One of Elon Musk’s relatively recent and most successful initiatives is SpaceX, an advanced aerospace technology company with a mission of “Making Humanity Multiplanetary”. The company has celebrated some incredible milestones so far, from its successful transport of astronauts into space, to its bold steps in making missile technology reusable and, therefore, more cost-effective.
Video Source / Credit: SpaceX Youtube Channel
An interesting subdivision of SpaceX is Starlink, which is Musk’s initiative to increase global connectivity. Starlink’s mission is to use a global network of satellites in low earth orbit to “deliver high-speed broadband Internet to locations where access has been unreliable, expensive or completely unavailable.” While satellite internet itself is not a new concept, most traditional systems use outdated technologies that have far less capabilities in terms of internet speed, connectivity and sustainability. Starlink’s goal is to provide high speed broadband connection Internet, using state-of-the-art satellite systems which also will not add to the space pollution created by traditional systems. As of now, the company says it “is aiming for service in the northern United States and Canada in 2020, expanding rapidly to achieve near-global coverage of the populated world by 2021.”
For many, high-speed broadband internet has tremendous implications for connectivity. One of the most important potential benefits of this technology could be its impact on health care and access to care in disadvantaged areas.
For decades it has been recognized that rural sites in America have poor access to health care. This has not been helped by the increasing burnout trend in health care professions, as well as a growing shortage of doctors.
Experts have said the rise of telemedicine could be a possible solution to help with this problem. Digital platforms that can deliver healthcare effectively and safely regardless of distance or location can potentially provide a viable solution for connecting disadvantaged populations with the care they need. The Covid-19 pandemic has been a great test of this technology. As stay-at-home and social distancing orders became the norm this year due to the coronavirus, many health systems and, in turn, patients, have often had to rely on telemedicine for their care needs.
Of course, as telemedicine services continue to grow, regulators, healthcare professionals and innovators will need to keep an eye on many issues that will inevitably emerge, including data storage issues, cybersecurity issues, and most importantly, the best way to protect patient privacy and information. The latter is of particular concern given the growing trends in health cybersecurity breaches over the past decade.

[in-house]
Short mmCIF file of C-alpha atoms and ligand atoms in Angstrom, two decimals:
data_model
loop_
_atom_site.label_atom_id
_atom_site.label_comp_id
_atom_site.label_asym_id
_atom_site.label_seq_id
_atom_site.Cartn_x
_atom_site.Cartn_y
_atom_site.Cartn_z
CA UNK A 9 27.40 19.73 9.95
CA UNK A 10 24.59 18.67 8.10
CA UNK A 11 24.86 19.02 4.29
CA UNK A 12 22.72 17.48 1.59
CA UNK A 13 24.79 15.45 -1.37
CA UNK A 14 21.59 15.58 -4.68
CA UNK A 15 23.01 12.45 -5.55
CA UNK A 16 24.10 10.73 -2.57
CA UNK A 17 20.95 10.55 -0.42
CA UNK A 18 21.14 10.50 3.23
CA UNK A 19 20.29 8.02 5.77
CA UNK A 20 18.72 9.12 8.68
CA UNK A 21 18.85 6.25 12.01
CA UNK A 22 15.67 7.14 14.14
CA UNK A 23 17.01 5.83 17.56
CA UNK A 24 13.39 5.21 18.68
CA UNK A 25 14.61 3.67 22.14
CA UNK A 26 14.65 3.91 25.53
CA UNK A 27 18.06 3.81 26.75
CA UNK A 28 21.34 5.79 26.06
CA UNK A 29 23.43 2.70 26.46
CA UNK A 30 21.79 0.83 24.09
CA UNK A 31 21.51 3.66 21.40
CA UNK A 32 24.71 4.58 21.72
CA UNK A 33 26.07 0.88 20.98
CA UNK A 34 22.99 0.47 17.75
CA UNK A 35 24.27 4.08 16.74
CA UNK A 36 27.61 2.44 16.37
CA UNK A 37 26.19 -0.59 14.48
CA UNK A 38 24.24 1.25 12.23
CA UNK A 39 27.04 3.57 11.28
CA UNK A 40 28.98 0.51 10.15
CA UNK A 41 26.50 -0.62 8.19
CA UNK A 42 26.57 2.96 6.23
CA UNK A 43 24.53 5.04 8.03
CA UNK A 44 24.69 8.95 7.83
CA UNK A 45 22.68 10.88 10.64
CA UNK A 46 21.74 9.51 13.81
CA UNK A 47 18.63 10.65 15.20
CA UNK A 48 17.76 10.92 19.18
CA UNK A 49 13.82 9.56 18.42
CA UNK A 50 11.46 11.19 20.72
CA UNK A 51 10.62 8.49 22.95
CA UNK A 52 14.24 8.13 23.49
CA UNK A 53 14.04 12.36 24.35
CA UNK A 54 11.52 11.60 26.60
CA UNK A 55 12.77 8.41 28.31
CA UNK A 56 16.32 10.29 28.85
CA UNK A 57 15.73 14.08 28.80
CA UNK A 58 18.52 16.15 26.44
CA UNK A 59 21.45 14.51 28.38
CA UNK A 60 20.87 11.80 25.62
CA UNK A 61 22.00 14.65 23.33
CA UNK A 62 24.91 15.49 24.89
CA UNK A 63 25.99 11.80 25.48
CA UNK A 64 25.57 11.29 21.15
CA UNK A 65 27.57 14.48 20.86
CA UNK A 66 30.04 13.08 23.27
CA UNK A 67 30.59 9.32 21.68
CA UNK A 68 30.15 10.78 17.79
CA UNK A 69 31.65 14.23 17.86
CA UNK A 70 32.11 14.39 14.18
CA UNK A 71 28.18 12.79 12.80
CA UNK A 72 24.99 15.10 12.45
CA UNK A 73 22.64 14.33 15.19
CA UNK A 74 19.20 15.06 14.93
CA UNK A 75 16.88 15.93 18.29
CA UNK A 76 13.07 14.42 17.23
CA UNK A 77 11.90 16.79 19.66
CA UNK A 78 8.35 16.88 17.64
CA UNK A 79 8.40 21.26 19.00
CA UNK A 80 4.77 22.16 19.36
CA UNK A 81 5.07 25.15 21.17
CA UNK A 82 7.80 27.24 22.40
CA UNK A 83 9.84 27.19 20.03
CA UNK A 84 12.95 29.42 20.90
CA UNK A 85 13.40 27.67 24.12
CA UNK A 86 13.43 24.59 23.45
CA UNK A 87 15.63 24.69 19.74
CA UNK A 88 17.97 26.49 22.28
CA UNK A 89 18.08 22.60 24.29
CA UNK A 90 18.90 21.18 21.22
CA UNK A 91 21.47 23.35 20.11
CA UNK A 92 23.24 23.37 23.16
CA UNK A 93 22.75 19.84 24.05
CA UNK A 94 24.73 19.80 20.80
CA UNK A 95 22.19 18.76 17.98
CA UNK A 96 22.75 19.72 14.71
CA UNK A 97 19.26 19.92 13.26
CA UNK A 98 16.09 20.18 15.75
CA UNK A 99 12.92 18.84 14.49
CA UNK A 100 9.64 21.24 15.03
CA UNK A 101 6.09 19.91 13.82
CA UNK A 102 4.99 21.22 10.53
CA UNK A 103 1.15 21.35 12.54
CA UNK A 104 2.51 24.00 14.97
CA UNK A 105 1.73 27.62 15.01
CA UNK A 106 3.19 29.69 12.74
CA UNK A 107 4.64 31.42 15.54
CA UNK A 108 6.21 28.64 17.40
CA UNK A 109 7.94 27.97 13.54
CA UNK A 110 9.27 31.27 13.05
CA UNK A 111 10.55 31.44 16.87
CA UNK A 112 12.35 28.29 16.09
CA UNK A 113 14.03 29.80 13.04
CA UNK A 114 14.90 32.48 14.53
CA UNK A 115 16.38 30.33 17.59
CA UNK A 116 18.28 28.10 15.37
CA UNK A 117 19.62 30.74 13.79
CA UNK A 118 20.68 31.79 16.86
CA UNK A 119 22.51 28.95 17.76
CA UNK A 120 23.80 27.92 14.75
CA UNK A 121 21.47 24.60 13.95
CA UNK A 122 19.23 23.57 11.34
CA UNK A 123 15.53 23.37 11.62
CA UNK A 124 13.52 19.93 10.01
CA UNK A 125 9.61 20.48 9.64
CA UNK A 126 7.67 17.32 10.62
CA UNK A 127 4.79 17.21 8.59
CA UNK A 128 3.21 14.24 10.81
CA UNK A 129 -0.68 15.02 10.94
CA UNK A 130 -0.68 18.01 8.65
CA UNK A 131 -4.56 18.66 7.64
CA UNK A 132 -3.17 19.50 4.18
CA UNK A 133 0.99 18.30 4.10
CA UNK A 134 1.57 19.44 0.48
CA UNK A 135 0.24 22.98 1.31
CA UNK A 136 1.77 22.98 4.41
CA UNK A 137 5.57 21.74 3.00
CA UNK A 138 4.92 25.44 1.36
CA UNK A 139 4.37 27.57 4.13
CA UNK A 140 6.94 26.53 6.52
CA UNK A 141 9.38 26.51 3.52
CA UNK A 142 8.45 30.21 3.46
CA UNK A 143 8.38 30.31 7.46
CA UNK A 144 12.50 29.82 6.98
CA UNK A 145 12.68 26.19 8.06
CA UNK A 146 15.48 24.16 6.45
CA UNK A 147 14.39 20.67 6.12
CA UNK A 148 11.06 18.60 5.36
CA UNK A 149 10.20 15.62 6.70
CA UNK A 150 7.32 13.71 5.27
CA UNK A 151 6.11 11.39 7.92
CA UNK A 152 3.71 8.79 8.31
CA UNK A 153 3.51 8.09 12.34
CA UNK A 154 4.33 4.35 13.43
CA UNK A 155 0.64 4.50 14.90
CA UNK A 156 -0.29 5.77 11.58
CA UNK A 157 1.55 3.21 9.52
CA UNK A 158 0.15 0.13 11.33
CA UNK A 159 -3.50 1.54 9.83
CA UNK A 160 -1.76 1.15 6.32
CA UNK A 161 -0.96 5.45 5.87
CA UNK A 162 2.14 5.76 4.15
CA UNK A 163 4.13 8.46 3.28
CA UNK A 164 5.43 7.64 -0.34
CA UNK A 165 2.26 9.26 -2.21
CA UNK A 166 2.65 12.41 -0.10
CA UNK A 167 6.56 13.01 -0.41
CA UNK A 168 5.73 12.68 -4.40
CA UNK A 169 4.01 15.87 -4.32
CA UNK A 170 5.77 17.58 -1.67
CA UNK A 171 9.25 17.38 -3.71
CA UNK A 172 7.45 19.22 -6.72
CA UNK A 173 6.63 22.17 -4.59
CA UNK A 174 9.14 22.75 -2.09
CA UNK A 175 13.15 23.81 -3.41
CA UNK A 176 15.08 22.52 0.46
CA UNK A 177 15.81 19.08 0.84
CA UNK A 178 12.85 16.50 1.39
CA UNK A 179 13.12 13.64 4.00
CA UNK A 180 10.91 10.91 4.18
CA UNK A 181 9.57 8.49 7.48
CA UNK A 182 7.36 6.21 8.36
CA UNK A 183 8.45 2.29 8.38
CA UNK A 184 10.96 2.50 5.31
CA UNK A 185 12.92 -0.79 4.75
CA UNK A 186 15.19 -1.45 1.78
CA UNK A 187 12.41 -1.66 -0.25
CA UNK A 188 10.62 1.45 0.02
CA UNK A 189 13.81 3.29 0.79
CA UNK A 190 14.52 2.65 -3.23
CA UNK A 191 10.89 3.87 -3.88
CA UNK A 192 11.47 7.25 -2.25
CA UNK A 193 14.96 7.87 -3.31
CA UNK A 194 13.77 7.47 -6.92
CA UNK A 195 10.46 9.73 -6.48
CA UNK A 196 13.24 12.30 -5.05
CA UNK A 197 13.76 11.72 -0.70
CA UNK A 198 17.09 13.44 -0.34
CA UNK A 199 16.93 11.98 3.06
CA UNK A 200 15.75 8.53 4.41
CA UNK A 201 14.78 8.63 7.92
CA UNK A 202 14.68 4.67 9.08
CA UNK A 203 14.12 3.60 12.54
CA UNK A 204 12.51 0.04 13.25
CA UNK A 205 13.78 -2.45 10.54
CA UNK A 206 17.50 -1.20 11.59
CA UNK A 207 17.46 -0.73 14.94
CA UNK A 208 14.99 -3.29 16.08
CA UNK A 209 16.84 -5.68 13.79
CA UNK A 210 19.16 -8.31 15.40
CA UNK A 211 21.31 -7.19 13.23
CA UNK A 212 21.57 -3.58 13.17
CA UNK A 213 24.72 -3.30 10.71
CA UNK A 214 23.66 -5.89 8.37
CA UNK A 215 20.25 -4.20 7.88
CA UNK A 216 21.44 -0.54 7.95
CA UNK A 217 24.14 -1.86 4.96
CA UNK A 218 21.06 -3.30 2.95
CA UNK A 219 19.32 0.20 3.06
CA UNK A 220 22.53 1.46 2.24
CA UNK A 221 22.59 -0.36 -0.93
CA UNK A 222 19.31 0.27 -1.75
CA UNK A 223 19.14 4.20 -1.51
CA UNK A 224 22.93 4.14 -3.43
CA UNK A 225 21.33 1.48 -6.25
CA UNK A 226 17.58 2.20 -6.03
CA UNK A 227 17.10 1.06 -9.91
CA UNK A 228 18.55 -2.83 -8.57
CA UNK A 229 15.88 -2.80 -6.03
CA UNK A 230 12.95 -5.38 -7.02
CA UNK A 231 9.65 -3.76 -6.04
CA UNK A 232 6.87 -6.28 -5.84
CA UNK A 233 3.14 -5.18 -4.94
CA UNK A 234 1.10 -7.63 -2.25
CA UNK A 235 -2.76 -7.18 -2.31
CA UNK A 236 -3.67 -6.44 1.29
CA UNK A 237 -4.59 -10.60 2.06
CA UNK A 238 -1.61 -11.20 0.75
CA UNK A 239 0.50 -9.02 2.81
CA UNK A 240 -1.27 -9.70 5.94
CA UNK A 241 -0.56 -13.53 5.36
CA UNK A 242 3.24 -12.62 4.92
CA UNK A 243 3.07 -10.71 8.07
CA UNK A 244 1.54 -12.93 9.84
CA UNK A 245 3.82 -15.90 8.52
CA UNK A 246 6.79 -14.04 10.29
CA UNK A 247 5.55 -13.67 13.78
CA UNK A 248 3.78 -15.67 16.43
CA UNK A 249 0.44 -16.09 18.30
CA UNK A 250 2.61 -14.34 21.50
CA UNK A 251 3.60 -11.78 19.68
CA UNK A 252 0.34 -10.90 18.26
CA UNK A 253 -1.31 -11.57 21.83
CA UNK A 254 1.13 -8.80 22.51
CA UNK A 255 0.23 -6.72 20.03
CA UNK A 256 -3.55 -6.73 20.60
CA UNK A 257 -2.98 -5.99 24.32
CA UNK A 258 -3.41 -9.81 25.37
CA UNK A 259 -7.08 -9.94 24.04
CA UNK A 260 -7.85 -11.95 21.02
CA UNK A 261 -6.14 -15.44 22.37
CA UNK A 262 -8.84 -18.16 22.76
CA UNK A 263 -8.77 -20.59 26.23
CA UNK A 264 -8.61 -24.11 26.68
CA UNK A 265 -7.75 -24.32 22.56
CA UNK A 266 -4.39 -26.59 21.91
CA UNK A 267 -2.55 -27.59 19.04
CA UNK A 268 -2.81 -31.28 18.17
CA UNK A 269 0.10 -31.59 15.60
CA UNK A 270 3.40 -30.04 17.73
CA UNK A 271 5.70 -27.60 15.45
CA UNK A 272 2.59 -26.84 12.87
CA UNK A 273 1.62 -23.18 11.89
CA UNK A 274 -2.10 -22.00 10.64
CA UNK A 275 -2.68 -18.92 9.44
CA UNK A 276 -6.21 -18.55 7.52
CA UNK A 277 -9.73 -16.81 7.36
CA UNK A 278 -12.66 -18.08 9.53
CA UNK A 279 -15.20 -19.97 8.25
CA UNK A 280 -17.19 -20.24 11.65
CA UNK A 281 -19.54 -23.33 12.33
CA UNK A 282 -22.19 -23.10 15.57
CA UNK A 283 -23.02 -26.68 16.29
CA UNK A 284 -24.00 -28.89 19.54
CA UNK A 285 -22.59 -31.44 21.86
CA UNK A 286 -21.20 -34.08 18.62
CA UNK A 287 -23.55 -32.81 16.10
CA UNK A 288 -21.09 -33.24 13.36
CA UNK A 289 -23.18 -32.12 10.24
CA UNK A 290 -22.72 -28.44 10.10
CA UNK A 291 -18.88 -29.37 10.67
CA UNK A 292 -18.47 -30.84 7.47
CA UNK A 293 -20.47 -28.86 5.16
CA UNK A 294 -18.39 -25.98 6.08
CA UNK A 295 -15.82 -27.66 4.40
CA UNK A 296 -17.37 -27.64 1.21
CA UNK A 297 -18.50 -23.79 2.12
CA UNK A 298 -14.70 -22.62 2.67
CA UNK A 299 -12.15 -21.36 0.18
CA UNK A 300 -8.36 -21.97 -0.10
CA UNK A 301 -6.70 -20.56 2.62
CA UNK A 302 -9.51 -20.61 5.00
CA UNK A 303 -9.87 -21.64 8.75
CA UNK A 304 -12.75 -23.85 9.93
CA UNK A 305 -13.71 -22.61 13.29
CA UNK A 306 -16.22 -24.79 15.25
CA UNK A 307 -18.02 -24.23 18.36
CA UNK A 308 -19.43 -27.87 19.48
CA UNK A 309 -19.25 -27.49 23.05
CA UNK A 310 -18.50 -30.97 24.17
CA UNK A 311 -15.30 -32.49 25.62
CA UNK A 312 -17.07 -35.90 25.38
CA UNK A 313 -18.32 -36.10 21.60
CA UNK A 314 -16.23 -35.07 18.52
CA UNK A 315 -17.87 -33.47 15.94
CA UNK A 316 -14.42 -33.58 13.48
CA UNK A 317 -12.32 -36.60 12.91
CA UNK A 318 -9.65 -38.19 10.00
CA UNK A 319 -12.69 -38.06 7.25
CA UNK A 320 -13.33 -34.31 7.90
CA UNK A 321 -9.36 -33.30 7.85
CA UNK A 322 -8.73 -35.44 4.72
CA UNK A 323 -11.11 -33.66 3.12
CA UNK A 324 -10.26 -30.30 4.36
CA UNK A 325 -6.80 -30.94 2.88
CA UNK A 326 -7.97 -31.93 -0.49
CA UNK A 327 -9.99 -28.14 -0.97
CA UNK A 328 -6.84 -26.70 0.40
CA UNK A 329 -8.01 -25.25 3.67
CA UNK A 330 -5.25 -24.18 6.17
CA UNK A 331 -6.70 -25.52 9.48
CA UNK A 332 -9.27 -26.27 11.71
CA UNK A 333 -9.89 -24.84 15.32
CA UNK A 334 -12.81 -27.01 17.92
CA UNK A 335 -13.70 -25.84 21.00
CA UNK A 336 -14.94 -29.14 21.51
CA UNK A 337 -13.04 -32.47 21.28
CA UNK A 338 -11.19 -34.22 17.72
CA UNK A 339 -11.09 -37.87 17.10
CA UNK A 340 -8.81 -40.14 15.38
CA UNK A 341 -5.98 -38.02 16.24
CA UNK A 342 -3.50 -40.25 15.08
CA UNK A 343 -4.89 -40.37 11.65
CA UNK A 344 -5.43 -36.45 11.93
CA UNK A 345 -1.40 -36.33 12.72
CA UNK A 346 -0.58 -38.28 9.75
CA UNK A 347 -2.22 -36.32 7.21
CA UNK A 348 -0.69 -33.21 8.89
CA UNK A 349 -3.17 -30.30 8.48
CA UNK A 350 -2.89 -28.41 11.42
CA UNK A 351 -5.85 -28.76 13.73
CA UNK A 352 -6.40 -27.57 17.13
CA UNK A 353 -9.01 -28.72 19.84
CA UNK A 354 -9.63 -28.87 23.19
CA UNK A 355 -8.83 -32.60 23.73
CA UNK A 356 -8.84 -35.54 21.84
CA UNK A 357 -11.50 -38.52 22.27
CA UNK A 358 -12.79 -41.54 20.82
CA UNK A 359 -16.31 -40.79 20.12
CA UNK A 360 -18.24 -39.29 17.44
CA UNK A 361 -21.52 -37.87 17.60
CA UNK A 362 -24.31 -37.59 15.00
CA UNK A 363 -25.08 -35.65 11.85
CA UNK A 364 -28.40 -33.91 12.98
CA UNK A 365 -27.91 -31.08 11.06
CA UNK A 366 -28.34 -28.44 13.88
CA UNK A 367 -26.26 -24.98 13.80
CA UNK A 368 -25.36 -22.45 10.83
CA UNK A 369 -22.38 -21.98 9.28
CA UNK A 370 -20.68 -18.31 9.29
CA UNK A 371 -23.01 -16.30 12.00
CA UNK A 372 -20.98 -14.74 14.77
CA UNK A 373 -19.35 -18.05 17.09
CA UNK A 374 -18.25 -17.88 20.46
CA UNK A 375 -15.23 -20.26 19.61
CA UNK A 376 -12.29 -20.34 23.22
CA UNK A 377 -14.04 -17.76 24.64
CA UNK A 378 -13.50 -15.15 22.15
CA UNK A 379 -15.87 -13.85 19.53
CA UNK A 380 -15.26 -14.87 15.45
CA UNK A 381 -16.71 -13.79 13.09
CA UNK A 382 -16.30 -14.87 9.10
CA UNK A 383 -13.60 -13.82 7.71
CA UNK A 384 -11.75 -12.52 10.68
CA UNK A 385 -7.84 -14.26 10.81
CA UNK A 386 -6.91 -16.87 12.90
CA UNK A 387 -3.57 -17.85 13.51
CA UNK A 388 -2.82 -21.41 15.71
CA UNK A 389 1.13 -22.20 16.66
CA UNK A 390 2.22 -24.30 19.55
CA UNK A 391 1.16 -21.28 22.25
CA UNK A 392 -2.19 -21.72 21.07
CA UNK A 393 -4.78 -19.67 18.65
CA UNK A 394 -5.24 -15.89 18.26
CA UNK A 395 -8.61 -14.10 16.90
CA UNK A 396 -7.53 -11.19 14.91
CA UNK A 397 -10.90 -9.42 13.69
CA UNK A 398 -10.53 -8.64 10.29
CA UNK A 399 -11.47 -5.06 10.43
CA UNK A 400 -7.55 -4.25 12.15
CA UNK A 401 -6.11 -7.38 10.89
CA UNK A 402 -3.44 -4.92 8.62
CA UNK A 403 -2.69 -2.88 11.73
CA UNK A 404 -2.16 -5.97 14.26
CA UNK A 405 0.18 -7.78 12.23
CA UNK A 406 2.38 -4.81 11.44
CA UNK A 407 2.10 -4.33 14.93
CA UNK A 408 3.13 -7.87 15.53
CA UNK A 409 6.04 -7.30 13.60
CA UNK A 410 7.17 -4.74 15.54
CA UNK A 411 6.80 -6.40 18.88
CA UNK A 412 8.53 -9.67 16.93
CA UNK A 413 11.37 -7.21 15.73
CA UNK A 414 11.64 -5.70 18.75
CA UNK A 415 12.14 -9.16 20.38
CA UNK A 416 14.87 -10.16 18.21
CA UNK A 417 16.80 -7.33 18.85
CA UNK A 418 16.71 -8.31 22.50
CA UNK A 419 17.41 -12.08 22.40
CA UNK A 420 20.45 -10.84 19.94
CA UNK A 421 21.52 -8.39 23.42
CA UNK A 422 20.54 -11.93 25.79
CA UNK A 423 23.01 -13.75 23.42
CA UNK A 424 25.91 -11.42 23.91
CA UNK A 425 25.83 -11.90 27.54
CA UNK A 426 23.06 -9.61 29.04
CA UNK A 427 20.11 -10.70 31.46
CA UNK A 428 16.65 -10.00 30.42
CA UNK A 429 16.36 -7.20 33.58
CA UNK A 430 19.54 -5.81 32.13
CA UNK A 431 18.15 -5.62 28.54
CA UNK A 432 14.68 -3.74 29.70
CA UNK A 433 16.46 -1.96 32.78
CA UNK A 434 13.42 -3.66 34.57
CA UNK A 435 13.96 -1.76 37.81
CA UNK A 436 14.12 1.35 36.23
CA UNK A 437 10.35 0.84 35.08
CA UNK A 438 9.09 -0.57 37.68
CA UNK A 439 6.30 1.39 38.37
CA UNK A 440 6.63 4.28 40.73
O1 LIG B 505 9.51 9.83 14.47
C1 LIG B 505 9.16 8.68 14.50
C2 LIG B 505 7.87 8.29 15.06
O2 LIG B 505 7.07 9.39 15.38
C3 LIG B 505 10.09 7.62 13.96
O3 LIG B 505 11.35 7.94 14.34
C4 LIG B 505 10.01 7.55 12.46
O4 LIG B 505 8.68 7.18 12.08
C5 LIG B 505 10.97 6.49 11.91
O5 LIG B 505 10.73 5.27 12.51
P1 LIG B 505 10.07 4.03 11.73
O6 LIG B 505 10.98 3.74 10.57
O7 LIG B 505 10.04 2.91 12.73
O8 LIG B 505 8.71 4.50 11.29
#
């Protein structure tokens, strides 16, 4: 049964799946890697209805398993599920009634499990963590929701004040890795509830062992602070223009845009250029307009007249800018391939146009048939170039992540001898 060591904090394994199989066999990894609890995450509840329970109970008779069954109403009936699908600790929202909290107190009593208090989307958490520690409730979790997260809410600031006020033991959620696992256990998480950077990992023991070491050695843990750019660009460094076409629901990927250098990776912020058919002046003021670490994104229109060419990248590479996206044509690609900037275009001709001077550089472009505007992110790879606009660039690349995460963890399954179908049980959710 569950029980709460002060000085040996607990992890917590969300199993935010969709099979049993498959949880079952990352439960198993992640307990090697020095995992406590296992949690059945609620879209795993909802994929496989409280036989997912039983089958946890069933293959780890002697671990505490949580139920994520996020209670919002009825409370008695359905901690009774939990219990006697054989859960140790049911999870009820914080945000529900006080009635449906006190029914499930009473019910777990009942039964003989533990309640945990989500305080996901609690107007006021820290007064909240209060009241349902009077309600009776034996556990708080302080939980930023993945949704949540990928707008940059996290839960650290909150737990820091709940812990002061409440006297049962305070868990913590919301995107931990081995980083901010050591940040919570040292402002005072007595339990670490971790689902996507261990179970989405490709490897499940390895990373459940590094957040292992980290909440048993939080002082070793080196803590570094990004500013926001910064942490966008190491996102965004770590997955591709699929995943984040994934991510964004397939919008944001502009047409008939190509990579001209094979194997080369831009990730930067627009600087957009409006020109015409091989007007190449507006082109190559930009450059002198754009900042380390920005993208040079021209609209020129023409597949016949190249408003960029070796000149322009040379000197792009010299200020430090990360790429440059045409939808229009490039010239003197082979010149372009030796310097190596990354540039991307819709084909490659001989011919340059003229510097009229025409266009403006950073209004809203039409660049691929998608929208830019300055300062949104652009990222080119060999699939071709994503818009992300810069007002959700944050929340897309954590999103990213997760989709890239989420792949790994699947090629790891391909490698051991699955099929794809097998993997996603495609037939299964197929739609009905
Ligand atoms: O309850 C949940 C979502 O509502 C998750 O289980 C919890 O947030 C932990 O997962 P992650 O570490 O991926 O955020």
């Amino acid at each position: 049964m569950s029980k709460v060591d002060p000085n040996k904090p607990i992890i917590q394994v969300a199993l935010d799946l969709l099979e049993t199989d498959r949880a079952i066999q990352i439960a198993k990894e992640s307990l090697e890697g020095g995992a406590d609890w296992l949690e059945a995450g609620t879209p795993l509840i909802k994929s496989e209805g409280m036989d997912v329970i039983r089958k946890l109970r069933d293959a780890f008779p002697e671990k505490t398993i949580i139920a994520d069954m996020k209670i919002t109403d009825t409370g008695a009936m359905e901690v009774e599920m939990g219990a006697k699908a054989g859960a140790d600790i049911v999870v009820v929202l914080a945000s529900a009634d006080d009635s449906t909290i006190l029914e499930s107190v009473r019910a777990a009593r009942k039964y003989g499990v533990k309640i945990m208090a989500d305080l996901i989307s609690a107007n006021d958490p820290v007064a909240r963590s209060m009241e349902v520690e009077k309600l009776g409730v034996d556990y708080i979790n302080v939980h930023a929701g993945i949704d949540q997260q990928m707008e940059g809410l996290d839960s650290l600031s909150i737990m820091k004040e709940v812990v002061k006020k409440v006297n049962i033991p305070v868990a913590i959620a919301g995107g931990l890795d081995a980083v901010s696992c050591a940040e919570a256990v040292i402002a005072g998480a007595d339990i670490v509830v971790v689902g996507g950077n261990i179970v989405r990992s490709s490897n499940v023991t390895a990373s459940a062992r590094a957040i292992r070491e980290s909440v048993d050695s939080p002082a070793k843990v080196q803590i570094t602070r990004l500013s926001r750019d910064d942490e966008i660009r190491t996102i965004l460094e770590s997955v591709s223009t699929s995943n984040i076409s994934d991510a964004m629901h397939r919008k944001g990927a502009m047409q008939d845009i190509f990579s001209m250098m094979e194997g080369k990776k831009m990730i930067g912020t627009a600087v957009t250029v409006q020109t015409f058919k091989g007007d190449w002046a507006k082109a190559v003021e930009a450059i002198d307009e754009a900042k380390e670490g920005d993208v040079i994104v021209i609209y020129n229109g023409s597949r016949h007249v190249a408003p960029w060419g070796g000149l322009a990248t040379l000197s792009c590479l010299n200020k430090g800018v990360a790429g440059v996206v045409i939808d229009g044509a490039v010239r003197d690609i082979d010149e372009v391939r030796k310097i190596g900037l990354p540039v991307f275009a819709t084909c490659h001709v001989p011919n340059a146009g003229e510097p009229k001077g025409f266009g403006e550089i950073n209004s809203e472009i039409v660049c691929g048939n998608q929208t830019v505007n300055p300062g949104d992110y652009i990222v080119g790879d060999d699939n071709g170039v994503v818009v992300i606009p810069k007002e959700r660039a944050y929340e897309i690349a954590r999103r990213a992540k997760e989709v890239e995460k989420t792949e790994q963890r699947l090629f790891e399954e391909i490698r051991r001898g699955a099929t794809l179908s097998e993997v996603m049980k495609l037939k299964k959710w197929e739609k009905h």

However, if the appropriate regulators can actually solve the problems that telemedicine brings, there is a significant opportunity for this technology to have an impact. The market has also been receptive to this, with telemedicine companies gaining huge amounts of use and market share this year alone. In fact, studies indicate that the telemedicine market is poised for a CAGR of 25.2% (compound annual growth rate) and a valuation of nearly $ 559.5 billion by 2027.
However, one of the most important limiting factors for telemedicine is connectivity. Because of the same degree of remoteness that causes health care shortages in rural areas, these locations also often lack reliable, high-speed Internet connections of the kind needed to support stable telemedicine applications and platforms.
This is where Starlink could potentially become a game changer. If the Starlink service can actually deliver high-speed broadband Internet services to rural populations, it could solve yet another piece of the puzzle in increasing access to care in disadvantaged communities. Furthermore, the applications of this technology are endless and go far beyond the American paradigm of rural health care. The Starlink concept, if proven to be scalable and effective, may someday be able to deliver the Internet around the world, providing the opportunity for underserved communities around the world to receive the medical care they need.
Of course, there is still a lot of work to be done, as the pipeline and scope Musk is envisioning with this technology is by no means rudimentary. However, if Starlink is able to sustainably, sustainably and safely scale this technology around the world, its potential impact on healthcare will represent an unprecedented paradigm shift.